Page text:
So what will 2018 bring? Gentle Penguin, it is the year I’ve been waiting for for half my life. Both my daughters will graduate — one from college and go out into the world to embrace her independence, and one from high school to go to college.

What that means for me, though, is that for the first time in my entire life, I will be free to be just me!

Yet, as that time draws near, I find I’m rather anxious about it, instead of excited. What will I do with all my free time? With no one else’s schedule or needs to determine what I do and when I do it, or if I do it at all, who will I be? I will no longer need to define myself and my activities first-and-foremost as “single mother” with the expectation that people understand I’m not my own person, but rather engaged in important responsibilities that come first.

Now I will just be “Monica.”

Who is that? I admit, I’m already sure I don’t like her very much. She seems overly weighed down with odd worries about “the meaning of life.” She’s rather reclusive, preferring to spend her time with her piano or her dogs than with people. Not to mention she doesn’t write much, laugh often or sing. She talks a good game about adventure, but I’m beginning to wonder if that’s just hot air… I guess time will tell very soon.

In the meantime, I’ve been searching the New Lexicon Webster Dictionary of the English Language looking for a word to describe this upcoming transition/metamorphosis/change.

There are lots of words to describe change. But none that really gets to what I mean.

Metamorphosis comes close, I guess: A marked change of form undergone by an animal from adolescent to adult stage; a striking change in appearance, character, form, etc. But it seems only the right word for a caterpillar who becomes something different. I’m planning on becoming just more…me.

Perhaps a caterpillar has the answer…at least I know where to find Advice from a Caterpillar.

And so a thought creeps up on me until it has quite caught hold—If I’m going to be someone else by being more myself because the roles that governed my rules have shifted, then perhaps the precedents of yesteryear should stay back there so the present can be more gifted.

2018, therefore, shall be quite unique as the year In Which I Shrink and Grow, Fast and Slow and Probably have Many Conversations with Absolem and the Fawn in the Wood.


It rained here today on my little spot of Earth, the first time in more than a month.  I could feel it coming in my right hand where an old softball injury has become my barometer.  I could smell it on the horizon while I watched my dogs frolick in the early morning dew as the sun came up. I could see it as my curls hugged in the humidity and bounced about on it.  I could taste it on the air as I sang along to the song playing in my head while I headed to the library where I would work for the day.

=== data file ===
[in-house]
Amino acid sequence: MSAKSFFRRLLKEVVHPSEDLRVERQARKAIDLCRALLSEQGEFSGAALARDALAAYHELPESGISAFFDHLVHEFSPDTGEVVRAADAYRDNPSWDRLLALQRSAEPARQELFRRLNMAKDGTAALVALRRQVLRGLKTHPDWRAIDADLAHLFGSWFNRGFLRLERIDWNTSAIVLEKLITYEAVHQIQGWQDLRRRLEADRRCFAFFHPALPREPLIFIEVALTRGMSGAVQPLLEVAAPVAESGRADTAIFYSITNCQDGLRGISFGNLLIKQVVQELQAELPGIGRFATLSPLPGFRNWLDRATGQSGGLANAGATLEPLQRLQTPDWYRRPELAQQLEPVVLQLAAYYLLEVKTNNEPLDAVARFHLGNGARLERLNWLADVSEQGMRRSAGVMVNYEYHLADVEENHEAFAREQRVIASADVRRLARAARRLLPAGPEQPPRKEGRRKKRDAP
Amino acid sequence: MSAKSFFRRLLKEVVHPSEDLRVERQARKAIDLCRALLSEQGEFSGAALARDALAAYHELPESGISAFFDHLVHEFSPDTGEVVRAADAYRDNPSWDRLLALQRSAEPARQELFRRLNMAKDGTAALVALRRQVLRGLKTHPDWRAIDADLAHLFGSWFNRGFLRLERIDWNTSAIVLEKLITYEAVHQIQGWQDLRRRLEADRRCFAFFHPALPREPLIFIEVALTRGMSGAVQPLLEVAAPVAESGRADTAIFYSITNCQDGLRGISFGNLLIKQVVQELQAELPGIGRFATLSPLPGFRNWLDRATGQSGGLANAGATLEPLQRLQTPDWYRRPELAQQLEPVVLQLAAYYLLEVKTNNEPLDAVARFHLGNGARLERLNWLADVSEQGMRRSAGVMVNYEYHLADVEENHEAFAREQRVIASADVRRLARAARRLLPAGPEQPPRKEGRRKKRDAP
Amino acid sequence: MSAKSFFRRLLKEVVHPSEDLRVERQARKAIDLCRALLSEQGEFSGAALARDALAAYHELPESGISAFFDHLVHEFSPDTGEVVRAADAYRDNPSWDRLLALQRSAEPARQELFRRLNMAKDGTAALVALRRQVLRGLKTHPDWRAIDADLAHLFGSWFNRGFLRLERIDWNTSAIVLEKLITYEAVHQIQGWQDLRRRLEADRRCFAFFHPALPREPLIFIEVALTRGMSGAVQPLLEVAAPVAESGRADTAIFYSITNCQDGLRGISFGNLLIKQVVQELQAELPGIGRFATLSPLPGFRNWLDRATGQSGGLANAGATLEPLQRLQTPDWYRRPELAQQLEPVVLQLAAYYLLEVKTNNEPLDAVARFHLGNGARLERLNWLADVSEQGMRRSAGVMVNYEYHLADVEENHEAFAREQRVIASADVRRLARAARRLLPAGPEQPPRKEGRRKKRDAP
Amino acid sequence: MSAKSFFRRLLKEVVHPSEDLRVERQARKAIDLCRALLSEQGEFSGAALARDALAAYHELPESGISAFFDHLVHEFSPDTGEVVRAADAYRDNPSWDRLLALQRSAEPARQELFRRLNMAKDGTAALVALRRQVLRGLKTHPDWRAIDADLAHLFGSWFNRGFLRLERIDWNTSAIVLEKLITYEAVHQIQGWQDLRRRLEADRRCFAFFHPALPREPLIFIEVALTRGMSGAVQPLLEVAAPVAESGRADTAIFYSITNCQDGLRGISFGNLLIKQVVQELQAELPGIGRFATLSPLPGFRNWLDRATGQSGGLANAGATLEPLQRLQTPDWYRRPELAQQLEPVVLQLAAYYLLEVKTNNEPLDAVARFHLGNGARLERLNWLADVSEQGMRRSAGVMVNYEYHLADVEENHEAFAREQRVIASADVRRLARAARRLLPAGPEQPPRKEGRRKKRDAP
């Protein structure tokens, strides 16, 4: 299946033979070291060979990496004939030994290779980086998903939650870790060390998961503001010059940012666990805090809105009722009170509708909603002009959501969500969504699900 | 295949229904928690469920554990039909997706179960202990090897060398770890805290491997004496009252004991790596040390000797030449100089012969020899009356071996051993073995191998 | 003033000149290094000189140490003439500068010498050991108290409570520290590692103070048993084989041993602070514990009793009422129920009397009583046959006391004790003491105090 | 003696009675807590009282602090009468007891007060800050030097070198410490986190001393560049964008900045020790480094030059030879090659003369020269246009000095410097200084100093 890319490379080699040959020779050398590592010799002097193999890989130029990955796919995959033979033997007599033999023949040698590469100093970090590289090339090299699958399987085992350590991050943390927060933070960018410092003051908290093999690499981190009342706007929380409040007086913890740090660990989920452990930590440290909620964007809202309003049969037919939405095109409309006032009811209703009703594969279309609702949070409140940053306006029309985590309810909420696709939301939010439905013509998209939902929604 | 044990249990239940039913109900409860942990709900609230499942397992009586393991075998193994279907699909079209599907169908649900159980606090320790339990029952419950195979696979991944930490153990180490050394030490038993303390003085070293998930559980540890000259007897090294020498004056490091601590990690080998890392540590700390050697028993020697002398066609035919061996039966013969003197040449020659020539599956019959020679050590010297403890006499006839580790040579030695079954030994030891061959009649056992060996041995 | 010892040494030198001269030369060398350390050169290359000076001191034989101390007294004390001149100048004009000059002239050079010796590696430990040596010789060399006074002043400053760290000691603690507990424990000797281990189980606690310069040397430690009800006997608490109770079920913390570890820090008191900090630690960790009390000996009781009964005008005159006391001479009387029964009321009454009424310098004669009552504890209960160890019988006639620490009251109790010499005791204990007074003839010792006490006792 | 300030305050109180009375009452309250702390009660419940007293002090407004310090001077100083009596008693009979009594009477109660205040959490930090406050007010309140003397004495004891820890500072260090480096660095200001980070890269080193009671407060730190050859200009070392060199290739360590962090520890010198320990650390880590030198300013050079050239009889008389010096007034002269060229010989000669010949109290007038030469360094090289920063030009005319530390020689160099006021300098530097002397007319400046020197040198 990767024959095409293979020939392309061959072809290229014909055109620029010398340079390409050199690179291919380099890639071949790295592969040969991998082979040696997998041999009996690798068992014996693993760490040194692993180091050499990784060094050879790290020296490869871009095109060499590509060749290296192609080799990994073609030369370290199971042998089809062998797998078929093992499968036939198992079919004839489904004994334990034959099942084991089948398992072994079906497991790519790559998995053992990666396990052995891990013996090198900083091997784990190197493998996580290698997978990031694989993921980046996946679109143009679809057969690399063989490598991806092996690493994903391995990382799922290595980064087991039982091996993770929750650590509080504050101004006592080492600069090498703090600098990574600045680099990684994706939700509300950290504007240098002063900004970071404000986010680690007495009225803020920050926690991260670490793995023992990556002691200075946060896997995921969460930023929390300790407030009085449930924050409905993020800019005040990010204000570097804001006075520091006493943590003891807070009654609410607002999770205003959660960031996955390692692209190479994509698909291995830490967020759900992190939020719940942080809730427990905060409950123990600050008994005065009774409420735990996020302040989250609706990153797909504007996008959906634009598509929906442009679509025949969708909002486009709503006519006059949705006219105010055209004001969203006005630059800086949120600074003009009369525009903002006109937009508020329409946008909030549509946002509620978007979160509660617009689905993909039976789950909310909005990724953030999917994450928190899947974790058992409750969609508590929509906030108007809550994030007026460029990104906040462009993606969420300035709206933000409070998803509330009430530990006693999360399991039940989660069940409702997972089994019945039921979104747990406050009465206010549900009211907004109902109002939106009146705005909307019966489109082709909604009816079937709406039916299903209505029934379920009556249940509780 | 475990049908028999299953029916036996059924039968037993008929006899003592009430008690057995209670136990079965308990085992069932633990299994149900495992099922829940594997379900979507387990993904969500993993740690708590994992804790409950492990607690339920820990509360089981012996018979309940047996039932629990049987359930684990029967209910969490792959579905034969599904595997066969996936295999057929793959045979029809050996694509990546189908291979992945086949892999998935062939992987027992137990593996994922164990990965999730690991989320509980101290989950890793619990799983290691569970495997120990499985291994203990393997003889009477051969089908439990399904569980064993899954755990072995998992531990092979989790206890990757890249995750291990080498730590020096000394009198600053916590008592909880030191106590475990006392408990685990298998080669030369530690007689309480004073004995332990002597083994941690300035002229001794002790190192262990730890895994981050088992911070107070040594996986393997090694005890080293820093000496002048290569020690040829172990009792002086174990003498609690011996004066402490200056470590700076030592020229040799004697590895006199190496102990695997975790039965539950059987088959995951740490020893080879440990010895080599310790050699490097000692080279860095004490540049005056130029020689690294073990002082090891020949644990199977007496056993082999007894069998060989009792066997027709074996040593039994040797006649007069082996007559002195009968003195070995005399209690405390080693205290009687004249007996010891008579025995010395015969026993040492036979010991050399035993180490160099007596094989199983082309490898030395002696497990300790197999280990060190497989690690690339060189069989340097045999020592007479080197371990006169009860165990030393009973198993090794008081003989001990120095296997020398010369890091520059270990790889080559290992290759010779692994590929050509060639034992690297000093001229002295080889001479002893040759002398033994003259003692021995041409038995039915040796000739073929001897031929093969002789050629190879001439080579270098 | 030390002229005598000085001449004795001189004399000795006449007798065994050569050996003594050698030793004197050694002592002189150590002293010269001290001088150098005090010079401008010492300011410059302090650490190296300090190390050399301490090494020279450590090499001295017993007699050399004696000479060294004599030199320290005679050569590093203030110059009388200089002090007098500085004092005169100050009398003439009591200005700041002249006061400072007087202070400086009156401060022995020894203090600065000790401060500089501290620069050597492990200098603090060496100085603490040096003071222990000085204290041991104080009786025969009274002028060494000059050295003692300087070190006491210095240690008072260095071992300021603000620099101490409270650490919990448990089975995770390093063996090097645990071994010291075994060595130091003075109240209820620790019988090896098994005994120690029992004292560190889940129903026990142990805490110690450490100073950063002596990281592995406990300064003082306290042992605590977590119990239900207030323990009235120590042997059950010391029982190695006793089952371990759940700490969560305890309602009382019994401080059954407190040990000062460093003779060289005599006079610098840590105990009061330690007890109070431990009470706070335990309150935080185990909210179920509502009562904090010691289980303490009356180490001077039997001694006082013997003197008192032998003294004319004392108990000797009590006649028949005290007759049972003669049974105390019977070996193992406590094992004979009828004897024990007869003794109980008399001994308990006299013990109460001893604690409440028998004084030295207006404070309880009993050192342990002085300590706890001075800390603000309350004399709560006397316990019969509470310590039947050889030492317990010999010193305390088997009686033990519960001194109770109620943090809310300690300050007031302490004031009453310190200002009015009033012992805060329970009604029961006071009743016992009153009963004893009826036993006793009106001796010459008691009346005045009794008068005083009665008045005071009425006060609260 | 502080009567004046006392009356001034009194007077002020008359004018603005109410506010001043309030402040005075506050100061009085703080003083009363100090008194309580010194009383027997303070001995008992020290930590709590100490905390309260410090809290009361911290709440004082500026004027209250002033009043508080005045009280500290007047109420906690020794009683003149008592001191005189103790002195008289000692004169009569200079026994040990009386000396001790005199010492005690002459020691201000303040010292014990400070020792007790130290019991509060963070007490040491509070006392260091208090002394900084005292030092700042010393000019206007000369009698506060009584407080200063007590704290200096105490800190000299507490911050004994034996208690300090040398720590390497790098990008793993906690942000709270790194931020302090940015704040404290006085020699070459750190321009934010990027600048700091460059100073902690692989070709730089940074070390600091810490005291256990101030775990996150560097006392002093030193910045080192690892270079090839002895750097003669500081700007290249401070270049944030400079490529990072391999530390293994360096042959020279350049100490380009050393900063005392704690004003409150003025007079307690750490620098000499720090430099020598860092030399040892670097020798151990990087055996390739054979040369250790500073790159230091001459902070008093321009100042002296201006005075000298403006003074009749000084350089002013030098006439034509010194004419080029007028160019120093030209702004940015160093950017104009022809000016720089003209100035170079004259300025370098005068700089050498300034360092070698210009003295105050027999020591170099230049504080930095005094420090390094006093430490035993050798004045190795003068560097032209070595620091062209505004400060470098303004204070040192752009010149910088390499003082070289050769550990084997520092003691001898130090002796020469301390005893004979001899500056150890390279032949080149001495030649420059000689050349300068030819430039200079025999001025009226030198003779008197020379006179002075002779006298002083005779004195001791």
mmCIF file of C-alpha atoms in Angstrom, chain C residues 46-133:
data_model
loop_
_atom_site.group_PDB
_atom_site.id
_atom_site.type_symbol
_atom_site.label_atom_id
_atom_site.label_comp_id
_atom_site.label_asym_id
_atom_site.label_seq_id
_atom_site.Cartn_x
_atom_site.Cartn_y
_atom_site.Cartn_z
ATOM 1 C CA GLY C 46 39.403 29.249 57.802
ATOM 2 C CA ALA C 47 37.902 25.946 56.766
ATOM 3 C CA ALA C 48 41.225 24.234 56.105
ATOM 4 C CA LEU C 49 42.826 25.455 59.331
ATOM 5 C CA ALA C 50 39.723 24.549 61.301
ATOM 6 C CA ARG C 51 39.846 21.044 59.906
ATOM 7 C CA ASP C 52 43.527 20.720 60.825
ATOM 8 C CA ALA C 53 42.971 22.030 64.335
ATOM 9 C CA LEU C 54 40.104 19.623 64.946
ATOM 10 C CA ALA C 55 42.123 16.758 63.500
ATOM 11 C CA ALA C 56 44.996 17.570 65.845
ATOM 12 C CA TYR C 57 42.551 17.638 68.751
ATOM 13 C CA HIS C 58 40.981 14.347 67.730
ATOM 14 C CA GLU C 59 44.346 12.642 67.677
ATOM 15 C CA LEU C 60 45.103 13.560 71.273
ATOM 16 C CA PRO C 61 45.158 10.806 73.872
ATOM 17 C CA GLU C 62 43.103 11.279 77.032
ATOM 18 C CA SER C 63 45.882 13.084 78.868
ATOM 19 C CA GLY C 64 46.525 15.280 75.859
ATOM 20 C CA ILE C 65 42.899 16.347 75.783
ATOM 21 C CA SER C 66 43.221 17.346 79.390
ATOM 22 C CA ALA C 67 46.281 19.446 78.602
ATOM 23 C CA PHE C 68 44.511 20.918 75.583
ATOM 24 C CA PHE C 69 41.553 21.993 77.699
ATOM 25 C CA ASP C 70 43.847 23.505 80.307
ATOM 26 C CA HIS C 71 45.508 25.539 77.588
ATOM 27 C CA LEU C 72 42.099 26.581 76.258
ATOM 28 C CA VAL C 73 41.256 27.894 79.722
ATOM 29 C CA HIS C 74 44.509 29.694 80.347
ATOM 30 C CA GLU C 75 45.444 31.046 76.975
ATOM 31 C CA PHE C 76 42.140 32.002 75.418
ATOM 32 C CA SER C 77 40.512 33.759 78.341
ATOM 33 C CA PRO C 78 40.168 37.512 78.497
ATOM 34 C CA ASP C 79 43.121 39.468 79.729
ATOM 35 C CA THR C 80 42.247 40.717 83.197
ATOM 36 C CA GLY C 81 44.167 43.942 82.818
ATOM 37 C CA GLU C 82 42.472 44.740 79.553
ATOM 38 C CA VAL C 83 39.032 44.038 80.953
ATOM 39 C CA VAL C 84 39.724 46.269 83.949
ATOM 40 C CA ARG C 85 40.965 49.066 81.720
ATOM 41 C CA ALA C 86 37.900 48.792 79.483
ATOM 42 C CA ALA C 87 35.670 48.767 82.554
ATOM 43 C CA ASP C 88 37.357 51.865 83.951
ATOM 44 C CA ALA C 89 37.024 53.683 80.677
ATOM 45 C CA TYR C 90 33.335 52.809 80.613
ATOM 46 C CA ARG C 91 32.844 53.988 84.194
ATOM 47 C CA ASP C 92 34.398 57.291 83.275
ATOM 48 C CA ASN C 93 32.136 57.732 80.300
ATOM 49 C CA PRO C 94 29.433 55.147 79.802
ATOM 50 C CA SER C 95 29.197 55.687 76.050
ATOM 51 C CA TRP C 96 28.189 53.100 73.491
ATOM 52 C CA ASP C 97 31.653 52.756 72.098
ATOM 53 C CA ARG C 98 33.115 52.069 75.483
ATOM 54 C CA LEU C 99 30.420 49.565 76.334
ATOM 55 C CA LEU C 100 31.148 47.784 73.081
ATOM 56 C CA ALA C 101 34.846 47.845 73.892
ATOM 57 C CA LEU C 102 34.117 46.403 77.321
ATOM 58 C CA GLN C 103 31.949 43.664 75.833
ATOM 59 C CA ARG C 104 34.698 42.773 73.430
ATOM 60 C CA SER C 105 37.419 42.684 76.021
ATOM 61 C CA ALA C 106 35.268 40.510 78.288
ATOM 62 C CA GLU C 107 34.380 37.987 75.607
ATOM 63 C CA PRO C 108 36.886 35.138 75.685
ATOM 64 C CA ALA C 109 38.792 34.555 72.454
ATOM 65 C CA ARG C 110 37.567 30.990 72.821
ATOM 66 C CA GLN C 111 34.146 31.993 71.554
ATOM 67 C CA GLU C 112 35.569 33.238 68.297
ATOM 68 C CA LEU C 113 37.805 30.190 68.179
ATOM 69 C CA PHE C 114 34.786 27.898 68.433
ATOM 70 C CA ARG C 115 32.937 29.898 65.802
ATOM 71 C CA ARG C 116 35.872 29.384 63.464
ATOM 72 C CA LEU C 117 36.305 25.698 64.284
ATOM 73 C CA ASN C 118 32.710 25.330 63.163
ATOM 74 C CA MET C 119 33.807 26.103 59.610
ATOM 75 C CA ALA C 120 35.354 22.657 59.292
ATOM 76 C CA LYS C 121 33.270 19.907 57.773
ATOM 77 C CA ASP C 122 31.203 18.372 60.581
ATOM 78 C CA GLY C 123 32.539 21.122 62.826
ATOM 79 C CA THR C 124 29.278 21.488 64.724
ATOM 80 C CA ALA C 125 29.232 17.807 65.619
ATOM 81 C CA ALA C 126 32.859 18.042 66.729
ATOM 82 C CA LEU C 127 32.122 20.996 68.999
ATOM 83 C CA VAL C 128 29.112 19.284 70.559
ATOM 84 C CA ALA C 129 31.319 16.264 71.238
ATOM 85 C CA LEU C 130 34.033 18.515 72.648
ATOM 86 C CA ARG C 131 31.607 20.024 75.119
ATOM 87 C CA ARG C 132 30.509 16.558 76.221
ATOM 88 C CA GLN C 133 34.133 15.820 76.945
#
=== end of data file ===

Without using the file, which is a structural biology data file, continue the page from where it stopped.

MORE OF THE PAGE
And it was at the library where I watched it fall while staring out at the park behind, my laptop open and waiting patiently as I drifted into a deep longing to hear the rain and feel it on my skin.

But there were many workplace “crises” to be dealt with and emails to be answered and complexities that needed simplifying.  So I turned away from the rain and returned to my laptop.

By the time I left the library, the rain had stopped.  My hand still hurt.  My curls still bounced.  And the smell and taste were like a smack in the face.  I missed it.  

It felt very much like a crisis.  Mostly because I’m a pluviophile.

Now, for as romantic and idealistic as I may appear here, my Gentle Penguin, I must reveal that in “real life” I’m quite pragmatic.  Would you be shocked to know that one of the two questions I’m most famous (or infamous) for asking is “what perspective are you using to determine that?”  And the reason I ask this very question is mostly because crises seem to be everywhere these days.

“Is this wrinkle in the project at the final hour a crisis?  Well, if you look at it from the perspective of this project plan and the expectations of the benefactor of this project—yes, this is definitely a crisis.  However, if you look at it from the perspective that we are not under fire from nuclear weapons (or any weapons, for that matter); nor are we facing any imminent natural disasters, home displacements, or major health issues, and this will not cause any of those things to happen, nor harm anyone or any living thing—then no, this is definitely not a crisis.”